Internationally-known, Dead Sea Scroll scholar, Dr. Bruce Zuckerman from USC, spoke last night in
Idaho Falls on the topic of the DSS.
I had typed out about four pages of notes, only to have my laptop computer run out of battery and lose it all. I am amazed by how much God teaches me about my stupidity through computers. Maybe, it is all a part of my sanctification process.
During his hour long lecture, he opened my eyes to the complex work of DSS photography, reconstruction, and today’s dazzling computer animation and enhancement. He shared with us the inside scoop on the early photography sealed in decaying plastic bags and stuffed in cigar boxes. He explained how all these Dead Sea Scrolls, humorously termed “scrollettes” or “Chicken McNuggets”, decay not by turning into dust but by evolving into sticky, dark goo. Zuckerman let us look behind his shoulder at his theories on dittography and his favorite scroll of all, The Targum of Job.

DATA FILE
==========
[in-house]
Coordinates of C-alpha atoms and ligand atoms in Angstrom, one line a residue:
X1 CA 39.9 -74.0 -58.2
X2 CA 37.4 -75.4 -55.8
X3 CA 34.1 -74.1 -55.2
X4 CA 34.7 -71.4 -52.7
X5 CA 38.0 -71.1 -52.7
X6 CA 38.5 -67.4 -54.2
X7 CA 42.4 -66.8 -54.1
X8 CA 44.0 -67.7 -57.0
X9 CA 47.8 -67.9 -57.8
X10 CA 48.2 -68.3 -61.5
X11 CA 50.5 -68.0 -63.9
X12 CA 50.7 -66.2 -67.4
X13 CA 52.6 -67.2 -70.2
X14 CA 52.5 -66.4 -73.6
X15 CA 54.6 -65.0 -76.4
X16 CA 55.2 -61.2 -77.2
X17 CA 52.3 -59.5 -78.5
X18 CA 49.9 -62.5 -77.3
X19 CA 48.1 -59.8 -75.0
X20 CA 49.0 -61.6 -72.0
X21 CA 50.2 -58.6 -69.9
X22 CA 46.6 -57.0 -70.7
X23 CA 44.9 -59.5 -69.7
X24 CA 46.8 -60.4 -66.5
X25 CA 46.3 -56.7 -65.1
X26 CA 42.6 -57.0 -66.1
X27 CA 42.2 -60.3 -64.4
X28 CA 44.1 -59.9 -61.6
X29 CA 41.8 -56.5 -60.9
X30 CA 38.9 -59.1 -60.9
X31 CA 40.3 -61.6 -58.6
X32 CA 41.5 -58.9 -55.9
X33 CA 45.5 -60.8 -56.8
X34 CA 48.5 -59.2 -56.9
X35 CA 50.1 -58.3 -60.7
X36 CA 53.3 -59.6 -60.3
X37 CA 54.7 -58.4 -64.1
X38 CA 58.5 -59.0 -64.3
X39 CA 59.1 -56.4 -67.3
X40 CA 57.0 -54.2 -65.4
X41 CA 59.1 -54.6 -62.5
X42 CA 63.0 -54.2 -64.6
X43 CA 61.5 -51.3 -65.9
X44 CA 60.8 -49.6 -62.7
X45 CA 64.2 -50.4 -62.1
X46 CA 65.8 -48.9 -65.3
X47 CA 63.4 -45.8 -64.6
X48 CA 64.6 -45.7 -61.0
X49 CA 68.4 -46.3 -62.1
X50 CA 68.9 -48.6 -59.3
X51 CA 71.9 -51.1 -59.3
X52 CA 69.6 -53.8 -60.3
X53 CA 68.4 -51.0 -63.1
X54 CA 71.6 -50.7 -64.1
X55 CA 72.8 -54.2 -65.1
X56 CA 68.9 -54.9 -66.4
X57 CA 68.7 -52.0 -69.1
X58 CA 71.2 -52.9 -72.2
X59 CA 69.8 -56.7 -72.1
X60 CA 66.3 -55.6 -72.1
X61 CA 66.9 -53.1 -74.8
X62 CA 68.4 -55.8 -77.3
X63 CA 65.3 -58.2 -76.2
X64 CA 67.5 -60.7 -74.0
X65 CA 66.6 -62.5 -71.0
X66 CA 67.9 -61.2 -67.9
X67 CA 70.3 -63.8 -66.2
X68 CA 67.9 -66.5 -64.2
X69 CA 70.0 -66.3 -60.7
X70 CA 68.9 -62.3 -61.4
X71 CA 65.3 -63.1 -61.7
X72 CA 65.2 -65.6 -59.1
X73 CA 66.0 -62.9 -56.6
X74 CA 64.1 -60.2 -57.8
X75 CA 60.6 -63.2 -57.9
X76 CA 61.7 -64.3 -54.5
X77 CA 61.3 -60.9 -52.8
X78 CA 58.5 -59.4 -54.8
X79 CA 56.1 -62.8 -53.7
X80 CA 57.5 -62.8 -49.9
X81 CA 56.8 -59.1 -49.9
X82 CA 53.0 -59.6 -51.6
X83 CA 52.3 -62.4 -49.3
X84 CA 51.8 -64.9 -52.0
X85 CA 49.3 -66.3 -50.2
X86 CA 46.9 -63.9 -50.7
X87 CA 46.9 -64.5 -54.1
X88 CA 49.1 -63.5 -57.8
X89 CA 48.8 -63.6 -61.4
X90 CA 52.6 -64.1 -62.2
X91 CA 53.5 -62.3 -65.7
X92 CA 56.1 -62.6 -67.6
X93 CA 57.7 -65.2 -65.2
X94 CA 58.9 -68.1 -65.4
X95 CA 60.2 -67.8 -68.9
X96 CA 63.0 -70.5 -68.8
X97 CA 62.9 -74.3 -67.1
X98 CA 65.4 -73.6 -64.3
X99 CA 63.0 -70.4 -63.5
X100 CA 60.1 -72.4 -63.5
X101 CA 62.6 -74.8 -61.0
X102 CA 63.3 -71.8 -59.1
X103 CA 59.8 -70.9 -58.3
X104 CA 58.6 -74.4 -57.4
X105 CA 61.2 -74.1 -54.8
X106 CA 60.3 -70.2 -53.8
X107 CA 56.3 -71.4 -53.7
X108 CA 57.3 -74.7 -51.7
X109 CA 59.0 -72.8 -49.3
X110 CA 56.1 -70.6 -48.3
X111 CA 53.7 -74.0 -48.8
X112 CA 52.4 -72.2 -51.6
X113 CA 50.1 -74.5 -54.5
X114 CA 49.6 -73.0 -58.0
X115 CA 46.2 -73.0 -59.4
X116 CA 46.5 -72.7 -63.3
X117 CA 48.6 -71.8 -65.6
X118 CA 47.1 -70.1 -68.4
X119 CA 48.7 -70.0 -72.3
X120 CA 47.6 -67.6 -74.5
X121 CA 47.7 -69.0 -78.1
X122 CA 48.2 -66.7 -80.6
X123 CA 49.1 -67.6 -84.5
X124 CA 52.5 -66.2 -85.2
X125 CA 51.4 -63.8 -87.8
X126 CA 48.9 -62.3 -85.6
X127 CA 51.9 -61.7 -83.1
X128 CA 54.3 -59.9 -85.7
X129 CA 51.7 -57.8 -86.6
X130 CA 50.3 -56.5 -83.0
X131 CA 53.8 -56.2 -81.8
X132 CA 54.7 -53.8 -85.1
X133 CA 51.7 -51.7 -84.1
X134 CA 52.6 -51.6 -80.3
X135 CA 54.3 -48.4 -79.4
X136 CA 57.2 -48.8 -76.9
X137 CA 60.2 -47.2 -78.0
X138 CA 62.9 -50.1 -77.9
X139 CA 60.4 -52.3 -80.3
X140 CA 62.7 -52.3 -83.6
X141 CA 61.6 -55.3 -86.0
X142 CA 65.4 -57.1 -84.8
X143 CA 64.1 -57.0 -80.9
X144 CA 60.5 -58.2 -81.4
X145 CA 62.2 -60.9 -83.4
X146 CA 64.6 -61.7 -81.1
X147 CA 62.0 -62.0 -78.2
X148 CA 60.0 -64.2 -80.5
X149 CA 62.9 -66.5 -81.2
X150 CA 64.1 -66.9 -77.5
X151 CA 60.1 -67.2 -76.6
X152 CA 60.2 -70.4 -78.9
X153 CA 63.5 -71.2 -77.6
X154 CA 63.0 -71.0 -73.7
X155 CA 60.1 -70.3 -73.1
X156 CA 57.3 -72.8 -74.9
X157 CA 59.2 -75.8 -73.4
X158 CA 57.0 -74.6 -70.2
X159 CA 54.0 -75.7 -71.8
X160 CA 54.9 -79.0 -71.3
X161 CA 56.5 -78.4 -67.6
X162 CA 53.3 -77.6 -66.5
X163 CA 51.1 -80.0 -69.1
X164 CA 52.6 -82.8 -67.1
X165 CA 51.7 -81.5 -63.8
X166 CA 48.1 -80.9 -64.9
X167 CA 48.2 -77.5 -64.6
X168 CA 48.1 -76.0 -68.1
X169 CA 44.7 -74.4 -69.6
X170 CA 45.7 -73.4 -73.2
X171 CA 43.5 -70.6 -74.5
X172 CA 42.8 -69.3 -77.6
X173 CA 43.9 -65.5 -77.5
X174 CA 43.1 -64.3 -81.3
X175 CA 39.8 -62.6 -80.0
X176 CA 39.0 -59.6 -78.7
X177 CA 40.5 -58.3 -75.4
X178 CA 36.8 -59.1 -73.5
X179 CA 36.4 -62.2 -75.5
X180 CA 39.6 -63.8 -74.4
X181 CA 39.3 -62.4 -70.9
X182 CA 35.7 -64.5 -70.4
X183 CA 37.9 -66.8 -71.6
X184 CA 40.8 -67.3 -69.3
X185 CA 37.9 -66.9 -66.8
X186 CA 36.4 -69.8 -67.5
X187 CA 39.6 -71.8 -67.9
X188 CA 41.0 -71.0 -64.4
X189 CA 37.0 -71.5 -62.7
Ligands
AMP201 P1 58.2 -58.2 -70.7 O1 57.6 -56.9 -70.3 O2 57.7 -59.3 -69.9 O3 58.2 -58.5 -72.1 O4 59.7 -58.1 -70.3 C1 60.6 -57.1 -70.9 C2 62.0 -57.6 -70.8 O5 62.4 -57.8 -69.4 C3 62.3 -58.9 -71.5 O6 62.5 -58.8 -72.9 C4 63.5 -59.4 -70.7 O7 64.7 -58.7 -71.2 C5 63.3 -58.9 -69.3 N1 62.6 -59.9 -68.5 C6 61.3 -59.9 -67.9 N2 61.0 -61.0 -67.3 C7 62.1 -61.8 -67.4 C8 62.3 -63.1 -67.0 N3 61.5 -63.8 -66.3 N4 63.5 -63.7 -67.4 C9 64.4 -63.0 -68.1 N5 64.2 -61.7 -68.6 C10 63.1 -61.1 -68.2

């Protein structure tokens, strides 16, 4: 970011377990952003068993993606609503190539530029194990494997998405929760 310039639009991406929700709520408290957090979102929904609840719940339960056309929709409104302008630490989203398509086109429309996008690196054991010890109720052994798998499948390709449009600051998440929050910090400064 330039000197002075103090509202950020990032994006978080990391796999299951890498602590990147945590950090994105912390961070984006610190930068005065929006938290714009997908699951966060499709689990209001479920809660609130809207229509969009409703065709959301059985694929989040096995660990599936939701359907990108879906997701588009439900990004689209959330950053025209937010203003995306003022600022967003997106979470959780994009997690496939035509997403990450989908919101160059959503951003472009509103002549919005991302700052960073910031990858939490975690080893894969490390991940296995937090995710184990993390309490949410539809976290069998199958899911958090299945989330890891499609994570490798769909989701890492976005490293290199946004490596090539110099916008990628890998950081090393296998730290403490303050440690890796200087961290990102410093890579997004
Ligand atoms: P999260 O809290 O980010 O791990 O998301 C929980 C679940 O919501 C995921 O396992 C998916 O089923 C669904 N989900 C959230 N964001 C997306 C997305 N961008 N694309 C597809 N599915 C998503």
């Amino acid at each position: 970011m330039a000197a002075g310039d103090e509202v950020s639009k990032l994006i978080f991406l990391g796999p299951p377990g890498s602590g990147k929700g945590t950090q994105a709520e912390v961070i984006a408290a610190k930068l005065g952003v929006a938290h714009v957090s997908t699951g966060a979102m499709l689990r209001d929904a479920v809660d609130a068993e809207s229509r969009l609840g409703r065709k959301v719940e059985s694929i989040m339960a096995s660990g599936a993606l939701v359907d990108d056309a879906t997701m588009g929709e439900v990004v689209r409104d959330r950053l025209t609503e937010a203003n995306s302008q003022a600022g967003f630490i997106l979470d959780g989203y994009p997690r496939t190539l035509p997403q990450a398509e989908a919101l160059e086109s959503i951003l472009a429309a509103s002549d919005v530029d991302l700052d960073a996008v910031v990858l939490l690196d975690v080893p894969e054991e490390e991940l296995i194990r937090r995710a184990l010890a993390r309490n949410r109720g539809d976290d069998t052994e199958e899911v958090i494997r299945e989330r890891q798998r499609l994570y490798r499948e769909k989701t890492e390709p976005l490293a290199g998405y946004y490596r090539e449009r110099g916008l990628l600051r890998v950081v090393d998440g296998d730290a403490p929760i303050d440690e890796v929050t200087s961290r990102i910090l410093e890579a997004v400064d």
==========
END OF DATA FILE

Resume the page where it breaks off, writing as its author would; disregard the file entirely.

Lots of cool technologies abound on the computer, today . . . and unbelievable pictures of DSS to be examined from every lighted angle. You must check out the website referred to by him. You will need to fill out a user agreement before entering into this stunning, virtual world.
Dr. Peter Zuckerman speaks again tonight, 7:00 p.m. at the Trinity United Methodist Church next to the Museum of
Idaho in Idaho Falls. This is all in conjunction with the Ink & Blood exhibit. The speaker whets your appetite. He wants to talk about a discovery made in the past couple of years that is causing everyone to reexamine the origins of the paleo-Hebrew language.